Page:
September 17, 2014
VIRGIL DRAKE, APPELLANT
ARKANSAS DEPARTMENT OF HUMAN SERVICES and MINOR CHILD, APPELLEES
APPEAL FROM THE SEBASTIAN COUNTY CIRCUIT COURT, FORT SMITH DISTRICT. NO. JV-12-426. HONORABLE MARK HEWETT, JUDGE.
Leah Lanford, Arkansas Public Defender Commission, Dependency-Neglect Appellate Division, for appellant.
Tabitha Baertels McNulty, Office of Policy and Legal Services, for appellee.
Chrestman Group, PLLC, by: Keith Chrestman, attorney ad litem for minor children.
GRUBER and VAUGHT, JJ., agree.
PHILLIP T. WHITEAKER,
Virgil Drake appeals from a Sebastian County Circuit Court order terminating his parental rights to his son, C.D. Because this finding was supported by clear and convincing evidence, we affirm.
We review termination of parental rights cases de novo. Dinkins v. Ark. Dep't of Human Servs., 344 Ark. 207, 40 S.W.3d 286 (2001). To terminate parental rights, at least one statutory ground must be proved by clear and convincing evidence. Ark. Code Ann. § 9-27-341 (Repl. 2009); see M.T. v. Ark. Dep't of Human Servs., 58 Ark.App. 302, 952 S.W.2d 177 (1997). Drake concedes that the Department sufficiently established a statutory ground for termination--the prior involuntary termination of his parental rights to other children--and that the child was adoptable. His only challenge to the termination is the court's determination that potential harm would befall the child if custody was returned to him. Thus, the issue for our consideration is whether the court's finding that it was in the child's best interest to terminate parental rights was proved by clear and convincing evidence. M.T., supra.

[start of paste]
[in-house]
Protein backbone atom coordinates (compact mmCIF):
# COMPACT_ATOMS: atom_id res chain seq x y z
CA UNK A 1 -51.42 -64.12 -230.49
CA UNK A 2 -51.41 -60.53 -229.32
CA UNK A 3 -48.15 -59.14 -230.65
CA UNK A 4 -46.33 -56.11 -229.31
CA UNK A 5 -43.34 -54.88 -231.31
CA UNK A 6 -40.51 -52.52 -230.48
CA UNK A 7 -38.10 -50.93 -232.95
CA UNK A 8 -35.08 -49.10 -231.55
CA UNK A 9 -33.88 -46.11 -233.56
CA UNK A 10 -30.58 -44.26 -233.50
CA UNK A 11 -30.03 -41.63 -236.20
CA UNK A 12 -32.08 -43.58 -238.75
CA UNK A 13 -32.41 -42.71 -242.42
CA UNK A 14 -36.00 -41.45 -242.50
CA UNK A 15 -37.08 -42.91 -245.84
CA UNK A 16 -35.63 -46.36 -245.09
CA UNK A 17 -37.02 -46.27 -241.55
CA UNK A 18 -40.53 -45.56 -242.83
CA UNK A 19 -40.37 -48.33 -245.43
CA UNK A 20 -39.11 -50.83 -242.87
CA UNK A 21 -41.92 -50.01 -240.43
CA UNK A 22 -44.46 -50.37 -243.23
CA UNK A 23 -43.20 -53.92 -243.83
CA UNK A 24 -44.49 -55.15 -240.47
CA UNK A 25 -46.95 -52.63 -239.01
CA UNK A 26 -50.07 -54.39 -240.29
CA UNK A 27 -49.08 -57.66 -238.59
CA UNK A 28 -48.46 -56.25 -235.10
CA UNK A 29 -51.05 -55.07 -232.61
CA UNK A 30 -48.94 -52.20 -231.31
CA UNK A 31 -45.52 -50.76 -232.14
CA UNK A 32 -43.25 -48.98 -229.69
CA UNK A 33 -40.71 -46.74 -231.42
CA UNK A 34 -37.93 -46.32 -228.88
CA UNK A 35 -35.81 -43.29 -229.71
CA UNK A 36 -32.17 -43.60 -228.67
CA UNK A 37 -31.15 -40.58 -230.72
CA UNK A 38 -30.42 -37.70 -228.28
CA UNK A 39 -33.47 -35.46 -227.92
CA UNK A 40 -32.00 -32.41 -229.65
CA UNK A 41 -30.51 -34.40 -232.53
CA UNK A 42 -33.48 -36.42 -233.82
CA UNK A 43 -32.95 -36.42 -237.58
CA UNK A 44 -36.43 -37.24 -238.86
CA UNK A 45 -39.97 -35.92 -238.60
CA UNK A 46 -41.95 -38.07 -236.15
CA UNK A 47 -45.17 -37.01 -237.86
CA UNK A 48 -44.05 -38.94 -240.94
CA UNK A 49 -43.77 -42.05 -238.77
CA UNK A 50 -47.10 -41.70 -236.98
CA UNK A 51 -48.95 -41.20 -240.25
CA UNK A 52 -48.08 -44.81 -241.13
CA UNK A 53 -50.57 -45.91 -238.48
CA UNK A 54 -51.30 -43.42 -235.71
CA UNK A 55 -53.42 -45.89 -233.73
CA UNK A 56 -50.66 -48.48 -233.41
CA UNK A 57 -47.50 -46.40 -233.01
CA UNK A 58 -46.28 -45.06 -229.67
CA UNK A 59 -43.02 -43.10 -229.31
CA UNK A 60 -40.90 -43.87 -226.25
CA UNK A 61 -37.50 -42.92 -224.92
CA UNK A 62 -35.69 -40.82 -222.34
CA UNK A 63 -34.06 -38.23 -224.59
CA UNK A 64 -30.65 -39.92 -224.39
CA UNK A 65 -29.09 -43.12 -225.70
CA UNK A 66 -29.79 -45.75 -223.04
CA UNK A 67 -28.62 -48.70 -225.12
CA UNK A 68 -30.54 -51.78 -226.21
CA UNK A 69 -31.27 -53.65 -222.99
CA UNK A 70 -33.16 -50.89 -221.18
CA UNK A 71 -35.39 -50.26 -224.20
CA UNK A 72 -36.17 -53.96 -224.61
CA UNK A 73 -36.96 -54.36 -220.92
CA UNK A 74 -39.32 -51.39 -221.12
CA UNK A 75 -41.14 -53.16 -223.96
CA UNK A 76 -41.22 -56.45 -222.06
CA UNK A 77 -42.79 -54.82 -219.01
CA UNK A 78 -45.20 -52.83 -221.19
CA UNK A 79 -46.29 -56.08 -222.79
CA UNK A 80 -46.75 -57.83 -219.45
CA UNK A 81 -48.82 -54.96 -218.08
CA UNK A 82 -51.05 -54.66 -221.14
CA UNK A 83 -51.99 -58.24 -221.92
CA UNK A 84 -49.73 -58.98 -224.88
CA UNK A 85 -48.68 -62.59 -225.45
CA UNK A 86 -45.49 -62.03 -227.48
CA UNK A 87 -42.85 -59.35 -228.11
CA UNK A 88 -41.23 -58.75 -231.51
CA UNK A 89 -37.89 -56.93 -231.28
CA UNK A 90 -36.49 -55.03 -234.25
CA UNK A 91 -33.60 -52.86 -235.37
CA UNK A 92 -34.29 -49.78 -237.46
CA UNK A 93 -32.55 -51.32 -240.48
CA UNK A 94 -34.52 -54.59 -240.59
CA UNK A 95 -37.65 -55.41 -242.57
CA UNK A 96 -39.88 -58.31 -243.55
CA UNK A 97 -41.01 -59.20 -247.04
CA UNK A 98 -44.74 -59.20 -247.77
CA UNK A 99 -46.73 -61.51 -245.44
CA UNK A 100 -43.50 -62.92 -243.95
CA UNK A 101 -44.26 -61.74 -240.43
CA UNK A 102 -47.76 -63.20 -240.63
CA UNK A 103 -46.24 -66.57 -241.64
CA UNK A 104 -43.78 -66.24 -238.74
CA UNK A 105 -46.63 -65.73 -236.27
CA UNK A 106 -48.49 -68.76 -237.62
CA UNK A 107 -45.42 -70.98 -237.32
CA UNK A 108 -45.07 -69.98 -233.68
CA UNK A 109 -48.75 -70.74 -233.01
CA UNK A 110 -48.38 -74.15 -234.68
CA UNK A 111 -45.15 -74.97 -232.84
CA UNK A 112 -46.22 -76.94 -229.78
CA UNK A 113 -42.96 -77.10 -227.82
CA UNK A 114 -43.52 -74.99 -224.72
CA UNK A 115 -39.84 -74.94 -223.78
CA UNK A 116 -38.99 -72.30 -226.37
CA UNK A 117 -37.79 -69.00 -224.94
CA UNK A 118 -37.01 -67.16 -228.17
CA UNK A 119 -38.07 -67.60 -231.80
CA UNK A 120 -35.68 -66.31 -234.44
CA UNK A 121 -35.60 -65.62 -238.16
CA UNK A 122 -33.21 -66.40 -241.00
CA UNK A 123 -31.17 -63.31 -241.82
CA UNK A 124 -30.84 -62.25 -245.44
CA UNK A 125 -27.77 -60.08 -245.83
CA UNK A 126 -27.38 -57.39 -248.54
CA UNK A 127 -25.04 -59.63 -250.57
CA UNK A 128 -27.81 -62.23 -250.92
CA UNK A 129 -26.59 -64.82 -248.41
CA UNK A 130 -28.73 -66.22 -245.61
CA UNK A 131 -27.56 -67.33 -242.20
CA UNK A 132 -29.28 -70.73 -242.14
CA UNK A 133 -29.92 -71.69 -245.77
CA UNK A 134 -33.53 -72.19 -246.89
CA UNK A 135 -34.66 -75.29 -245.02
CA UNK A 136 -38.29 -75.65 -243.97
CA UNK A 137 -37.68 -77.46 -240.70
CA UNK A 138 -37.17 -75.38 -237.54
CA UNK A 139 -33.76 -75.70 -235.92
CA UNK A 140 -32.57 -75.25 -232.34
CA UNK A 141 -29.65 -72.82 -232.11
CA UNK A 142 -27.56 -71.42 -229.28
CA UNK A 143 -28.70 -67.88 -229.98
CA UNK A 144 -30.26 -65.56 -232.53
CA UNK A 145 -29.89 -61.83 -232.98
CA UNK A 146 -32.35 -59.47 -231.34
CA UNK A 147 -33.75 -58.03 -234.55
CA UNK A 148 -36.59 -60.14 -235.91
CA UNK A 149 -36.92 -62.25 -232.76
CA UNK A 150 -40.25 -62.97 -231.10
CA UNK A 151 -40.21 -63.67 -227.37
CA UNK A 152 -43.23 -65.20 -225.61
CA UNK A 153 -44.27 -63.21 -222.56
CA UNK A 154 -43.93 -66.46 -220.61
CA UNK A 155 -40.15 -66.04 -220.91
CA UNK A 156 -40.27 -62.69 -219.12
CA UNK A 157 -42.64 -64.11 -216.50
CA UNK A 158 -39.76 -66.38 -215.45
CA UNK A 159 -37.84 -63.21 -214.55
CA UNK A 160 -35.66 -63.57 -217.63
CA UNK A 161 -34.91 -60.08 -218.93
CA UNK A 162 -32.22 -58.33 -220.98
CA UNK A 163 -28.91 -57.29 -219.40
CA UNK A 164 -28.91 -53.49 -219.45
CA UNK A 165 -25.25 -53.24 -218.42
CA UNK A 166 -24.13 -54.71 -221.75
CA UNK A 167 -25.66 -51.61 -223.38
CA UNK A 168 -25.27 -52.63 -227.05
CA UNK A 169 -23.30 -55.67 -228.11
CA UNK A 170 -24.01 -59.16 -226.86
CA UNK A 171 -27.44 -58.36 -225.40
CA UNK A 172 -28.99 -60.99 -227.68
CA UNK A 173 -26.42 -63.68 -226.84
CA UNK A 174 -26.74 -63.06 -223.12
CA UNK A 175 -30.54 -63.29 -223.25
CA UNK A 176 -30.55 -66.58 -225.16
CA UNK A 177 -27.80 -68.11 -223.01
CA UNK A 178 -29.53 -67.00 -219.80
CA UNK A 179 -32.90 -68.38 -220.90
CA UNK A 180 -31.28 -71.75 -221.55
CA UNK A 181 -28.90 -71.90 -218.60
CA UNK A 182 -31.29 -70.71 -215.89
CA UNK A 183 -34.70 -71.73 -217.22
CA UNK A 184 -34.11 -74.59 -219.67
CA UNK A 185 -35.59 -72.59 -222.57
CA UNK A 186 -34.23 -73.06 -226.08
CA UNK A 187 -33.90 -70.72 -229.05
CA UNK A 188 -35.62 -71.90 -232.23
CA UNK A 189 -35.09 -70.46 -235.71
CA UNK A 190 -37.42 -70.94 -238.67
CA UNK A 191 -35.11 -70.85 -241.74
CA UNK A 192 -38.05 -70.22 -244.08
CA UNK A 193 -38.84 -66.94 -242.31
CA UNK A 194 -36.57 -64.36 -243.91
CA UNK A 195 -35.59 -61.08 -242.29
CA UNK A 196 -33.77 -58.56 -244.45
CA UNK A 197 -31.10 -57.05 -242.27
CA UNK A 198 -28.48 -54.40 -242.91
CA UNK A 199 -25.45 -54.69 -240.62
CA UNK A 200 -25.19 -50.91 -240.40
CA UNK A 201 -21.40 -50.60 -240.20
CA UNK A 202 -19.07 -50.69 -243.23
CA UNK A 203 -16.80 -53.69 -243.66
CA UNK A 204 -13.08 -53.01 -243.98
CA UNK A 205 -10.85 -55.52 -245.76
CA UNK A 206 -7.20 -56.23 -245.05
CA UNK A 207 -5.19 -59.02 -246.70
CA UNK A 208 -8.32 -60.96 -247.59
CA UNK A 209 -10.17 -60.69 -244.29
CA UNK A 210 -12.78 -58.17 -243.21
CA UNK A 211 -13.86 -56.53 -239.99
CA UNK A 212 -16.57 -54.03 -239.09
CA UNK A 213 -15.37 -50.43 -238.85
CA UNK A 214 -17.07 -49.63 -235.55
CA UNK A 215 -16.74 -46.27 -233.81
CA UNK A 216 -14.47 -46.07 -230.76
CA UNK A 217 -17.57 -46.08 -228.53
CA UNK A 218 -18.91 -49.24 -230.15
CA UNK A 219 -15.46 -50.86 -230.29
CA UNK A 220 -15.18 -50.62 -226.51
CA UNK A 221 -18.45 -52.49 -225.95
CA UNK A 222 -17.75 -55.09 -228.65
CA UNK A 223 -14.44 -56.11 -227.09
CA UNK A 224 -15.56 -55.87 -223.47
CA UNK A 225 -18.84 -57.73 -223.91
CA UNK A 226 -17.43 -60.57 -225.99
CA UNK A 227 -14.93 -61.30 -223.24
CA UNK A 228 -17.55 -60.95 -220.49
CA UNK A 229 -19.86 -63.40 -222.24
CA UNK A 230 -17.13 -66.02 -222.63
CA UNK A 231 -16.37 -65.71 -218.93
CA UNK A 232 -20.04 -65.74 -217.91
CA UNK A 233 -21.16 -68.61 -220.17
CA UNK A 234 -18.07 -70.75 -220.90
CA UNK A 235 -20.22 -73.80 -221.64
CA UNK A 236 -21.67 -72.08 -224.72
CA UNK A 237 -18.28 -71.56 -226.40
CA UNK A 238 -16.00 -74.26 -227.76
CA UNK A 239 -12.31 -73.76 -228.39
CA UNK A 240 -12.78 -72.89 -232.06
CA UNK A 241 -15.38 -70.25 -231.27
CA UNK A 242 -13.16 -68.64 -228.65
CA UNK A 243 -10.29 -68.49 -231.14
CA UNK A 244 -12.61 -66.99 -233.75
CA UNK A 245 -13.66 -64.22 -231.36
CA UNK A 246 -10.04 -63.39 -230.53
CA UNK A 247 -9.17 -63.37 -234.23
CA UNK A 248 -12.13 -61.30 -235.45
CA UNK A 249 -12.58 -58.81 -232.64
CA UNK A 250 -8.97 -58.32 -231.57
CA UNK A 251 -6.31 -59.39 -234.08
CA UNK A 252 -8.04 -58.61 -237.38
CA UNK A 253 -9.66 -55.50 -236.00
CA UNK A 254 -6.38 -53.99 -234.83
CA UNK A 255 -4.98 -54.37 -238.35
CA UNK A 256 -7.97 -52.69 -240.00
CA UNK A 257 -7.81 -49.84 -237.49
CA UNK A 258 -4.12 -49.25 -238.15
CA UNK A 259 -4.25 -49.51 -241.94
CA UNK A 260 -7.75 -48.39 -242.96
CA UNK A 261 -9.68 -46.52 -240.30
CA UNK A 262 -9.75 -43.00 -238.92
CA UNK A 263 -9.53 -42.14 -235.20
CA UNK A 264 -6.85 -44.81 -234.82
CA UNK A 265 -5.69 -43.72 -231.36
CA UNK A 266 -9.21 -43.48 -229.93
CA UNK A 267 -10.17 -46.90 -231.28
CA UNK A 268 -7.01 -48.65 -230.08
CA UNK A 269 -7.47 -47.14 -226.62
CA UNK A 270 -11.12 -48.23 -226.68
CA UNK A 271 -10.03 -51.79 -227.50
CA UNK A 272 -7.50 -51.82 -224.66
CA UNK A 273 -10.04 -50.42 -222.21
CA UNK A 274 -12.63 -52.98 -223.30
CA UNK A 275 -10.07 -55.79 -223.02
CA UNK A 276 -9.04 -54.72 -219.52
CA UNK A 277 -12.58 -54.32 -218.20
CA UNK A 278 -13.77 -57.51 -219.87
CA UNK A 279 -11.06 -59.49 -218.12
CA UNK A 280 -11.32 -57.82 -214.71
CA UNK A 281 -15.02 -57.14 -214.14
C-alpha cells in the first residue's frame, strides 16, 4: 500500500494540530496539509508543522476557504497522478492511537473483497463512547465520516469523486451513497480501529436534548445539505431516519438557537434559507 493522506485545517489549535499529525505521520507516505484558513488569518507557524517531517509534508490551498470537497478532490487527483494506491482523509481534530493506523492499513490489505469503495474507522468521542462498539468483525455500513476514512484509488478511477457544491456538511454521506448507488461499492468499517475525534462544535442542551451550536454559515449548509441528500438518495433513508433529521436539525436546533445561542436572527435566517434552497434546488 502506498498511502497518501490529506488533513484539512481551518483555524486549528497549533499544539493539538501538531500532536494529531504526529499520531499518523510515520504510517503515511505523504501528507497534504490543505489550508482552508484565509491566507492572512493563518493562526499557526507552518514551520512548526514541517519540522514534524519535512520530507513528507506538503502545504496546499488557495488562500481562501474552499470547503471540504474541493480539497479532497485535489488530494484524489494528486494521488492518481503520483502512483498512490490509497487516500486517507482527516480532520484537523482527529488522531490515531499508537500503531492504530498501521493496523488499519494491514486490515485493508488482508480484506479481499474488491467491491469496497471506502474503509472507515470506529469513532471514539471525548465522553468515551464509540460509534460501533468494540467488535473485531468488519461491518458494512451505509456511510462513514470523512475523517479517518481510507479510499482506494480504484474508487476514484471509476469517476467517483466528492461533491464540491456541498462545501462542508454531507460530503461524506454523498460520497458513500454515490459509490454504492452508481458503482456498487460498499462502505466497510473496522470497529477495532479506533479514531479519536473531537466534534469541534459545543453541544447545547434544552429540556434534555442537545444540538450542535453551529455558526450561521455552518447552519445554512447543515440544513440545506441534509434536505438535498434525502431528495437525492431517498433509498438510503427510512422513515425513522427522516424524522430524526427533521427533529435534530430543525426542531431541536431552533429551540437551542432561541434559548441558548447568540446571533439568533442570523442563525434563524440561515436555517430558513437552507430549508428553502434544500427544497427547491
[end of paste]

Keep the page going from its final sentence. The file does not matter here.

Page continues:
Clear and convincing evidence is that degree of proof that will produce in the fact-finder a firm conviction as to the allegation sought to be established. Anderson v. Douglas, 310 Ark. 633, 839 S.W.2d 196 (1992). The appellate inquiry is whether the trial court's finding that the disputed fact was proved by clear and convincing evidence is clearly erroneous. J.T. v. Ark. Dep't of Human Servs., 329 Ark. 243, 947 S.W.2d 761 (1997). As a result, a review of the facts is crucial to our determination.
Tammie and Virgil Drake met in 2000 and subsequently married. Three children were born to them during the course of their marriage--B.D., K.D., and C.D. This case began in April 2012, when C.D. was taken into emergency custody by the State of Oklahoma shortly after his birth. C.D. was removed after hospital staff advised an Oklahoma child welfare worker that Tammie had not been providing care for the child, was leaving the baby with nursing staff, and had expressed a fear of being alone with the newborn. At the time of C.D.'s birth, the Arkansas Department of Human Services (DHS) had already initiated dependency-neglect proceedings for K.D. and B.D. In June 2012, the State of Oklahoma found C.D. to be " deprived" under Oklahoma law after the parents failed to appear, and C.D. became a ward of the court. Because of the open, pending case on B.D. and K.D. in Arkansas, C.D.'s case was transferred by the Oklahoma district court to Sebastian County Circuit Court in July 2012.